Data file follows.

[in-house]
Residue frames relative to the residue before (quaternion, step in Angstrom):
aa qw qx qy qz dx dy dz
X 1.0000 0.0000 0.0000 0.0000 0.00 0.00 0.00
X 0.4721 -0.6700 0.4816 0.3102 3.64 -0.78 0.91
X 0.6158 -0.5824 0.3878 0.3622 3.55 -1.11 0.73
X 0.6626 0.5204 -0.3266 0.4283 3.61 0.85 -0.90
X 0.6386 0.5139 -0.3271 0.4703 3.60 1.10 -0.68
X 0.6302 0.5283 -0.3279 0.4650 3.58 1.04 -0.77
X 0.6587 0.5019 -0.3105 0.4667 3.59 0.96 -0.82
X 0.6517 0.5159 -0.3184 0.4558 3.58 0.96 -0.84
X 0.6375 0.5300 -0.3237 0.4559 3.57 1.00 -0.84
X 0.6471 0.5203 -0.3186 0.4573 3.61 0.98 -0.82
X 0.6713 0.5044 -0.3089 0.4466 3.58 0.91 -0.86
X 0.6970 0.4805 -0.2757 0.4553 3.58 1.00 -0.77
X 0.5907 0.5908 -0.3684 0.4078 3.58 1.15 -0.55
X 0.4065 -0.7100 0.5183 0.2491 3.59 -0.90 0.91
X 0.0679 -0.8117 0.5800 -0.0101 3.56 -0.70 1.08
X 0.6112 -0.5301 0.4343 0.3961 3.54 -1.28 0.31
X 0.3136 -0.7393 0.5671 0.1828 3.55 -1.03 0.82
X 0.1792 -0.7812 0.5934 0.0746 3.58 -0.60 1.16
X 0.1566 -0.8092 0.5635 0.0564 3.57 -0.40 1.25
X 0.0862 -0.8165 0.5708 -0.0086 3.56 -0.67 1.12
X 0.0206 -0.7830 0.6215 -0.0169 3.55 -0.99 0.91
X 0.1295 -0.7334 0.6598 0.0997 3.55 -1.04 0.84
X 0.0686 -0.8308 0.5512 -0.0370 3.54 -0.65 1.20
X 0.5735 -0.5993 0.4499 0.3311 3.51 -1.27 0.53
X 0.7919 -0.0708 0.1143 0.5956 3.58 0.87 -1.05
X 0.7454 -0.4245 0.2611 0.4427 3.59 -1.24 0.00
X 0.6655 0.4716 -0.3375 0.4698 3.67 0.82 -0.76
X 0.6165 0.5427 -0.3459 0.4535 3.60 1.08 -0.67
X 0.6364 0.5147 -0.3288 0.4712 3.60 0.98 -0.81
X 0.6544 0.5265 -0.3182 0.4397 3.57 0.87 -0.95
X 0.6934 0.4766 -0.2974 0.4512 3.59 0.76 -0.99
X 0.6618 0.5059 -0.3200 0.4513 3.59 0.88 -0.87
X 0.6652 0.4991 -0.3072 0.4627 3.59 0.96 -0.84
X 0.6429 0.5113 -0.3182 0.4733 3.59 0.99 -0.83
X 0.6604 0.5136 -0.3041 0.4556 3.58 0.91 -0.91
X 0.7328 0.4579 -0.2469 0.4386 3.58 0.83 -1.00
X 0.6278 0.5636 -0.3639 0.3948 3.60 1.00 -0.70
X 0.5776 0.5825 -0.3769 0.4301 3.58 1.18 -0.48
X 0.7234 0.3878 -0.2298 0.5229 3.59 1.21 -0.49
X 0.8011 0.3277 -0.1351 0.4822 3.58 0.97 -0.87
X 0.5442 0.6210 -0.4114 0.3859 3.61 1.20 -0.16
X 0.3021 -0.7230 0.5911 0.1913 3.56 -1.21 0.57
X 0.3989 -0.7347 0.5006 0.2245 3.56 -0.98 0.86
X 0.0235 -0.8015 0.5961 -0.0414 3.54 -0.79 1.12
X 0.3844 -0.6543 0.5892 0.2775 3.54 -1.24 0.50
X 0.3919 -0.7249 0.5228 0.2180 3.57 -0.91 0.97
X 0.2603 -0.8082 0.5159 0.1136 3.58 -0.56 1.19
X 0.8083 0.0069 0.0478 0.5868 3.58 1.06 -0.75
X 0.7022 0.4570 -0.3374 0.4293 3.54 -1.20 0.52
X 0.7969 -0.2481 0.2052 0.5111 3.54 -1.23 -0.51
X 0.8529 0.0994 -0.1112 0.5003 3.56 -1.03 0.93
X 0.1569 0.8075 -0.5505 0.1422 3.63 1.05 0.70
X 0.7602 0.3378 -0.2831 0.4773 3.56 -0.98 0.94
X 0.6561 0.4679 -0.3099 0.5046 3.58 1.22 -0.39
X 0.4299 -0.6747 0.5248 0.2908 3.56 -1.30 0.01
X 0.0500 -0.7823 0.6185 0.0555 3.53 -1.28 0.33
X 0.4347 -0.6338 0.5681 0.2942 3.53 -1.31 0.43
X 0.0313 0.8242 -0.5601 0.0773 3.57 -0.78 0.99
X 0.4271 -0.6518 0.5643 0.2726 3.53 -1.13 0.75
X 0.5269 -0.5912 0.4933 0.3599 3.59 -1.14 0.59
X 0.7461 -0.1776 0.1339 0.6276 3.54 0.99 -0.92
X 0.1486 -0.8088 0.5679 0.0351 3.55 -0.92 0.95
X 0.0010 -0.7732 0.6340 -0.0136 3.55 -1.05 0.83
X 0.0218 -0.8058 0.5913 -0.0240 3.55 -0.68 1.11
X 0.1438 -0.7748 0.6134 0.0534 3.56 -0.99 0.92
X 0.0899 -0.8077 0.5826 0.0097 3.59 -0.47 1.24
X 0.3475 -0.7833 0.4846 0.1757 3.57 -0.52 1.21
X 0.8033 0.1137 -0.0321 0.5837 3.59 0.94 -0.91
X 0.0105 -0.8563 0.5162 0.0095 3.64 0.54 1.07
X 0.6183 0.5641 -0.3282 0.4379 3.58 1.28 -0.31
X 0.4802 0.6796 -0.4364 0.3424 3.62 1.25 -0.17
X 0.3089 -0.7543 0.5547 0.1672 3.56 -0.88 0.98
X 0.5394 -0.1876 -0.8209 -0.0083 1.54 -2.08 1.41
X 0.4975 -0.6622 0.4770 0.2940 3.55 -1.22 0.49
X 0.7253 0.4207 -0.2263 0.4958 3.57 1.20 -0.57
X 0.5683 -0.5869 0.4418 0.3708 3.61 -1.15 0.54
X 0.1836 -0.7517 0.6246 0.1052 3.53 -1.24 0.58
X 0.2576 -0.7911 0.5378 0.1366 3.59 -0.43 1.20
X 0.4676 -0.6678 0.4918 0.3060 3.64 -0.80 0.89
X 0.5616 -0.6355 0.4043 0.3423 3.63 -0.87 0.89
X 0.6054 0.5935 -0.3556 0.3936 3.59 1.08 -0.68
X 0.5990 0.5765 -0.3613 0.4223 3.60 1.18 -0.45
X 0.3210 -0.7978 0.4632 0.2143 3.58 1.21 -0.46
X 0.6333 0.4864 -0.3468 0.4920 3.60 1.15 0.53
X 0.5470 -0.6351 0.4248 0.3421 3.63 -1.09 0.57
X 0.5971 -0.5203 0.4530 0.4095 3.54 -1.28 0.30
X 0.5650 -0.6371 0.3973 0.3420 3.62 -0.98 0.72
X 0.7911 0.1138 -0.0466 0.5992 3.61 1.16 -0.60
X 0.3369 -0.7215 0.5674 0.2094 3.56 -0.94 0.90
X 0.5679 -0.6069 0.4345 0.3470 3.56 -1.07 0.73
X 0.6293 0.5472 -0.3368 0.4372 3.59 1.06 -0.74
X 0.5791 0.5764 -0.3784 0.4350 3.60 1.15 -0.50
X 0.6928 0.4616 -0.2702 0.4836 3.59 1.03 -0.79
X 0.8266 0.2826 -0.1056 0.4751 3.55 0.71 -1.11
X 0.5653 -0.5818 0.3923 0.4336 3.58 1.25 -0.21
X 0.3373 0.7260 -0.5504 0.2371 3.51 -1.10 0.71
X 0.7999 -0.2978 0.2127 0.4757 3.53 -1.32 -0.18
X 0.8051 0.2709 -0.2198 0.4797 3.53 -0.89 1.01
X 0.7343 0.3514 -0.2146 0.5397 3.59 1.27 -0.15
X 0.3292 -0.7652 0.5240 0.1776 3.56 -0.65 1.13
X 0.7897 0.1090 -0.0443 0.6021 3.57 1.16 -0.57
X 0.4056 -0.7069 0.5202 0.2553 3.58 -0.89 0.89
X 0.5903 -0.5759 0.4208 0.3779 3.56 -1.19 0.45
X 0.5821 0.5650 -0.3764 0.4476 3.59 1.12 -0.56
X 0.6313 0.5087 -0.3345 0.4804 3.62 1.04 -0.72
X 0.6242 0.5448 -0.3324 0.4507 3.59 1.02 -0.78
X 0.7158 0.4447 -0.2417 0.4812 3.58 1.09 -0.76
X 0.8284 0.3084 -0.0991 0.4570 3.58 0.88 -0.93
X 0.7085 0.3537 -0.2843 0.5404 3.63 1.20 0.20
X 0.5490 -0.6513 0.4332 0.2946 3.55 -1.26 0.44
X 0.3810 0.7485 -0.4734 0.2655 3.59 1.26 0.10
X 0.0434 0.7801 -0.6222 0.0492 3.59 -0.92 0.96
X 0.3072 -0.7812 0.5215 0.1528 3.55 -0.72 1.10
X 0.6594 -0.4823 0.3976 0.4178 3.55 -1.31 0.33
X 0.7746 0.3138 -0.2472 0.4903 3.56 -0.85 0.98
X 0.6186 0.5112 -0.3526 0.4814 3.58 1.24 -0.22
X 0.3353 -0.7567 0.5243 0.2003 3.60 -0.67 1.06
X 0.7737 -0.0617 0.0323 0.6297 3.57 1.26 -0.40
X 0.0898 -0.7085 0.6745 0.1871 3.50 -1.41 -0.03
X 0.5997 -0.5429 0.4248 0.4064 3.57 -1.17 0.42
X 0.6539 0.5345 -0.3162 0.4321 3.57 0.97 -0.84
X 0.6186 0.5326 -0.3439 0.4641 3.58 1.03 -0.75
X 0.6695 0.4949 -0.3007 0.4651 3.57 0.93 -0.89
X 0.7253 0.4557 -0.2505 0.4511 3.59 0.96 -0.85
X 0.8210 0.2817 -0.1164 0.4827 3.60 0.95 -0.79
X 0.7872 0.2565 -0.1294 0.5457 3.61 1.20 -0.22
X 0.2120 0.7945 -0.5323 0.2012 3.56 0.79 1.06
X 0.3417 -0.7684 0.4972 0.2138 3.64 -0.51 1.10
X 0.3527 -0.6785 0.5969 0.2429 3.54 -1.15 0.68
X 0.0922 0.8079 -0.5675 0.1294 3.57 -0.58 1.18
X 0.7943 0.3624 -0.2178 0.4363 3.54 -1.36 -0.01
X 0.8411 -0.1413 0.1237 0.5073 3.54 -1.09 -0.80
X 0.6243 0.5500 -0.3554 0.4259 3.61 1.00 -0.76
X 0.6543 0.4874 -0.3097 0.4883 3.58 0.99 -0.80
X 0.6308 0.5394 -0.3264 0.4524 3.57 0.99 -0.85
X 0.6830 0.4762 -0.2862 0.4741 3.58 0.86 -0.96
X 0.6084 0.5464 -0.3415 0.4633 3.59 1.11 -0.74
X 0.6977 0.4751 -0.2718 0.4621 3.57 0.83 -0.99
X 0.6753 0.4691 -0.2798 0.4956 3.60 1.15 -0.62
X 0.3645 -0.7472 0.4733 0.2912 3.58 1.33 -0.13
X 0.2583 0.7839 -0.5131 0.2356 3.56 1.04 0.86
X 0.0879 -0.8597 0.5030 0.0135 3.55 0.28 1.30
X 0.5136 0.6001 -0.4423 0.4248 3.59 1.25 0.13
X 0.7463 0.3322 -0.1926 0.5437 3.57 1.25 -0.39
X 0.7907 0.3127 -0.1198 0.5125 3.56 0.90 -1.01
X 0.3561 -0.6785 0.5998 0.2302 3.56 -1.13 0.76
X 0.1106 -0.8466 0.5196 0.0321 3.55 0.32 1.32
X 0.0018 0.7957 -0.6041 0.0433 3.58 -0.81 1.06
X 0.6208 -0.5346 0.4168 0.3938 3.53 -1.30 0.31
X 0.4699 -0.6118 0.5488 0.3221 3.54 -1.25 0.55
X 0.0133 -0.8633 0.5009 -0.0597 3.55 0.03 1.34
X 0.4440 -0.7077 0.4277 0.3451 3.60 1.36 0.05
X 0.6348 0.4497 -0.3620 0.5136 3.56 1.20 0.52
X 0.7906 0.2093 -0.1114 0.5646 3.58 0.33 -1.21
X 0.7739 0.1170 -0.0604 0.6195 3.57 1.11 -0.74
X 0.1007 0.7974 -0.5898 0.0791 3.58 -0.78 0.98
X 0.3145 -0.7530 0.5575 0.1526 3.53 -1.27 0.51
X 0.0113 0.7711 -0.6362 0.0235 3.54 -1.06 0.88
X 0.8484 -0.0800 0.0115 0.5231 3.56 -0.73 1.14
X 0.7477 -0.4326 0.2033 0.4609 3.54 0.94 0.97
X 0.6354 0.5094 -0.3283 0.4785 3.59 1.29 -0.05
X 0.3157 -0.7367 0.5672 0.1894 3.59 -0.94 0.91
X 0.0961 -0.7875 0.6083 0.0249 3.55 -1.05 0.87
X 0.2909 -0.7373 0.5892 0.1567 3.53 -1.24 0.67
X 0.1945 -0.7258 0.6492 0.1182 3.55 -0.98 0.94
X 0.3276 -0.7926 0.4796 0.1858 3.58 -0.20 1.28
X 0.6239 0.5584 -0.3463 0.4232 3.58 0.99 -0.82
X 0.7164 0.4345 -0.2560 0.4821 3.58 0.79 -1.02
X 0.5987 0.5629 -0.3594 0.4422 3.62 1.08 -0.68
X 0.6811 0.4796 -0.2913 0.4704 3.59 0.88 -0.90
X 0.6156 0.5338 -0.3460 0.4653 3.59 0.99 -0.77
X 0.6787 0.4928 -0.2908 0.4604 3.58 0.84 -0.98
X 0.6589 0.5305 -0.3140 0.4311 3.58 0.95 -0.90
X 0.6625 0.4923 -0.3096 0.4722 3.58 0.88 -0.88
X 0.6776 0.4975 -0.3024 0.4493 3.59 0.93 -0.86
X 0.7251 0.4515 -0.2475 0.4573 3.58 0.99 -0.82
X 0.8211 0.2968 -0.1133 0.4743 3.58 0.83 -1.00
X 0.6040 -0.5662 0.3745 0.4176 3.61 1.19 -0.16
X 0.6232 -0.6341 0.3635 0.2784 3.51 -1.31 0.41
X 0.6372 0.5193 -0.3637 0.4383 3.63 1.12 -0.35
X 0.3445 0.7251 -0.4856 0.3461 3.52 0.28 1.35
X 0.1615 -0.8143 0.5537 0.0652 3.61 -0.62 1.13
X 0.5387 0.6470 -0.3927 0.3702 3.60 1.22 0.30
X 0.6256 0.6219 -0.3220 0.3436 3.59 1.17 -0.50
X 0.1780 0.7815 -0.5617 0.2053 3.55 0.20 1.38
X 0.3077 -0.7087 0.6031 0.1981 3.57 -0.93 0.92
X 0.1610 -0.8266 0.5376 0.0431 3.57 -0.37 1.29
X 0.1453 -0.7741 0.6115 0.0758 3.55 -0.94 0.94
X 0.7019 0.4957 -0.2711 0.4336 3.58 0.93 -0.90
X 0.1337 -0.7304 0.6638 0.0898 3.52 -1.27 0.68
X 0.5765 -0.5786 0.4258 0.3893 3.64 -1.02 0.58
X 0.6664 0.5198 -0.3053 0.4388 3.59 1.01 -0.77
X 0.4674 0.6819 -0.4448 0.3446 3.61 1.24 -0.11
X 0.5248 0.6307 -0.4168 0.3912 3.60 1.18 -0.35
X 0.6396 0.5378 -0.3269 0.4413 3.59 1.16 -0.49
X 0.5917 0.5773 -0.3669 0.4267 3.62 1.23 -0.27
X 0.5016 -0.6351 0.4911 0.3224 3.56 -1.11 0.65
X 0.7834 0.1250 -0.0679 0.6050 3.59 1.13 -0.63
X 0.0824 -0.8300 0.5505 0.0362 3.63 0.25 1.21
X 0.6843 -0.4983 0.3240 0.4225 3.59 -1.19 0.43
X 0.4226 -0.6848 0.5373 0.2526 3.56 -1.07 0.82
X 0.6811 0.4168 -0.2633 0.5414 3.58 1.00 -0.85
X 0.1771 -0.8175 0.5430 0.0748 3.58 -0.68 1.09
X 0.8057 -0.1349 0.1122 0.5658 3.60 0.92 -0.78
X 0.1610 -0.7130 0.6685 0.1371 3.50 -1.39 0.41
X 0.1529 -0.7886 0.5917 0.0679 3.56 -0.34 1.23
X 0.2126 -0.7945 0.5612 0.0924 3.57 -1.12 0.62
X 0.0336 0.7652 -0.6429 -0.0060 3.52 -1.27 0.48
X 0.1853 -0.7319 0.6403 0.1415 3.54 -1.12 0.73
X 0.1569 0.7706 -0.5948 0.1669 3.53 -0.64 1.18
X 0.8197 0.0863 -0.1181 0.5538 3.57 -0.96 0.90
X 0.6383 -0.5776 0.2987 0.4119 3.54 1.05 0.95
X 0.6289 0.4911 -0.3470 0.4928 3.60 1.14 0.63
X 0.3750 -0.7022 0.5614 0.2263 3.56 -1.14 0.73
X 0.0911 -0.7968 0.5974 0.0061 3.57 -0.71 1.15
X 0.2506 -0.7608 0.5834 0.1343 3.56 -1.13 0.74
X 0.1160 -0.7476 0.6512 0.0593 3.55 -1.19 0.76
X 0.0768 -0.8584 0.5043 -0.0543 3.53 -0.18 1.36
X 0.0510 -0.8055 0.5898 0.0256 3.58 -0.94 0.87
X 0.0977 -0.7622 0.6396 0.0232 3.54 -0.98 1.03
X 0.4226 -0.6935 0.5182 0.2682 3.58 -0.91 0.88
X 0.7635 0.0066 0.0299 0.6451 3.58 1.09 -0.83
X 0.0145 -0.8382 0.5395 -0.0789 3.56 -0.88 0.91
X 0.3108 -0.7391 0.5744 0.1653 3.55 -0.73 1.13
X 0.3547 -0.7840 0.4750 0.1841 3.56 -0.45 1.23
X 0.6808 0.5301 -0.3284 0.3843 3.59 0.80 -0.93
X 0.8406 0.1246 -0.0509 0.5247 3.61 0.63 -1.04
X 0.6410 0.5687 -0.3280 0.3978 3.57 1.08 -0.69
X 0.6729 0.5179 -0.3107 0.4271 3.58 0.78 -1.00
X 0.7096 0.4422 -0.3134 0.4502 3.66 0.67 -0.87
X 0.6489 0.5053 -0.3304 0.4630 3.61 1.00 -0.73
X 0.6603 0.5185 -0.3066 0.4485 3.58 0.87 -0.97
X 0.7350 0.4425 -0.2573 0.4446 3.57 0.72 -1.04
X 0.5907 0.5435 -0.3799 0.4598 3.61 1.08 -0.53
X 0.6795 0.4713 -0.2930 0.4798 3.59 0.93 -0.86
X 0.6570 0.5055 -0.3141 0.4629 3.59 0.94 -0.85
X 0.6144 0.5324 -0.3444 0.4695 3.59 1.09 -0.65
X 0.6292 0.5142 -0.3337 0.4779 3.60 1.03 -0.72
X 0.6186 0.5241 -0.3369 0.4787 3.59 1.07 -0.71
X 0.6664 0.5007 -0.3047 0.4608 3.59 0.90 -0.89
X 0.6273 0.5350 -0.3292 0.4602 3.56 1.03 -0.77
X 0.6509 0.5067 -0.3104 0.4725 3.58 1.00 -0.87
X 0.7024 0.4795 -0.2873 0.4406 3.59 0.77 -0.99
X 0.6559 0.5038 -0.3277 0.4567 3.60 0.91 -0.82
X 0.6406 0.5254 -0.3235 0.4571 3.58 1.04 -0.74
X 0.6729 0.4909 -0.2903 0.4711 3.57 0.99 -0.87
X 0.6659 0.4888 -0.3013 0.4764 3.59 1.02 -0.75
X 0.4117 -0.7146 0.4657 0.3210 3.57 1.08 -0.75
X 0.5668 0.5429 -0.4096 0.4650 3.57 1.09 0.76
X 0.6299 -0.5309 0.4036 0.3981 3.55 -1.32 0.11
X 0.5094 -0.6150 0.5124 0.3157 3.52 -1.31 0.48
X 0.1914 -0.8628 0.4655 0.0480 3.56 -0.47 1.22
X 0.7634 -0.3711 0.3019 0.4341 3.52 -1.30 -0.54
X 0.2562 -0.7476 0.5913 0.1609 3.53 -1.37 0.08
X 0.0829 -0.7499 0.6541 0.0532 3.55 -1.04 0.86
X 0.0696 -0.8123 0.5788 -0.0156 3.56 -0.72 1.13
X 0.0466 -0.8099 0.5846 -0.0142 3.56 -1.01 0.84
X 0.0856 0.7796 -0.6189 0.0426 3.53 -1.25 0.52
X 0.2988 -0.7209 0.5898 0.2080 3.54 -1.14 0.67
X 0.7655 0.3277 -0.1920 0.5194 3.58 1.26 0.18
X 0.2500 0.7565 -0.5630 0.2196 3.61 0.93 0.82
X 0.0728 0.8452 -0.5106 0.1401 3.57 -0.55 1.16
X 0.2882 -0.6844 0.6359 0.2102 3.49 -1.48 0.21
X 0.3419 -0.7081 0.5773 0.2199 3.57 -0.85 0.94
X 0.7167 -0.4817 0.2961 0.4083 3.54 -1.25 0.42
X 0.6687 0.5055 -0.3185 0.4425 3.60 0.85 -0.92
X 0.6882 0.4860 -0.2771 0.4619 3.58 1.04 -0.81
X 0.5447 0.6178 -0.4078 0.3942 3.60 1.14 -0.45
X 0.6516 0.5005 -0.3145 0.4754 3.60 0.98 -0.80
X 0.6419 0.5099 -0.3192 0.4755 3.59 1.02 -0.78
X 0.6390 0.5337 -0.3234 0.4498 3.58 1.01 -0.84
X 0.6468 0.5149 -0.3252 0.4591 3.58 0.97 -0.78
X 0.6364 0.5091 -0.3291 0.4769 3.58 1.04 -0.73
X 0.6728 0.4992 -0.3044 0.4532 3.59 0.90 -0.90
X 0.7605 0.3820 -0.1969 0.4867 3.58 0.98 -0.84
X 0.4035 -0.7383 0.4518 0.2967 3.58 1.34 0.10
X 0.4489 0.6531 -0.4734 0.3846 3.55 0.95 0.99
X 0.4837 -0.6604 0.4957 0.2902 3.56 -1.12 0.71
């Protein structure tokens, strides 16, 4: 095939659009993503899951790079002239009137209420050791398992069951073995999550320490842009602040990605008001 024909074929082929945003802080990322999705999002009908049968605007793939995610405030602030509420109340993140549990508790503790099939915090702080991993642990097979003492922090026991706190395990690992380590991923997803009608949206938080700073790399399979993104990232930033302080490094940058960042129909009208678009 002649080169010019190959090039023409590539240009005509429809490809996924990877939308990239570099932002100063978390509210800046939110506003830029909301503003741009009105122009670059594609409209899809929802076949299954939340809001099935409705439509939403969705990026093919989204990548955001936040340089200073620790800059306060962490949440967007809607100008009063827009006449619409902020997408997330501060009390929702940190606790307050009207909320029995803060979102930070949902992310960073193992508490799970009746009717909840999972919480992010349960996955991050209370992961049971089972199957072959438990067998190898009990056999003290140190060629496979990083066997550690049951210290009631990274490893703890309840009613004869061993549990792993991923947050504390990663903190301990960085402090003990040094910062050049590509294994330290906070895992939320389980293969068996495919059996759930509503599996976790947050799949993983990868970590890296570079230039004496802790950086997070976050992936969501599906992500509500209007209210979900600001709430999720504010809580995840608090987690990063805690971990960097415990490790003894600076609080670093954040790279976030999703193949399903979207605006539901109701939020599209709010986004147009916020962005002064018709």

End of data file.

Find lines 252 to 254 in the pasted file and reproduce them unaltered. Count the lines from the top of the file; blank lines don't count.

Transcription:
X 0.5668 0.5429 -0.4096 0.4650 3.57 1.09 0.76
X 0.6299 -0.5309 0.4036 0.3981 3.55 -1.32 0.11
X 0.5094 -0.6150 0.5124 0.3157 3.52 -1.31 0.48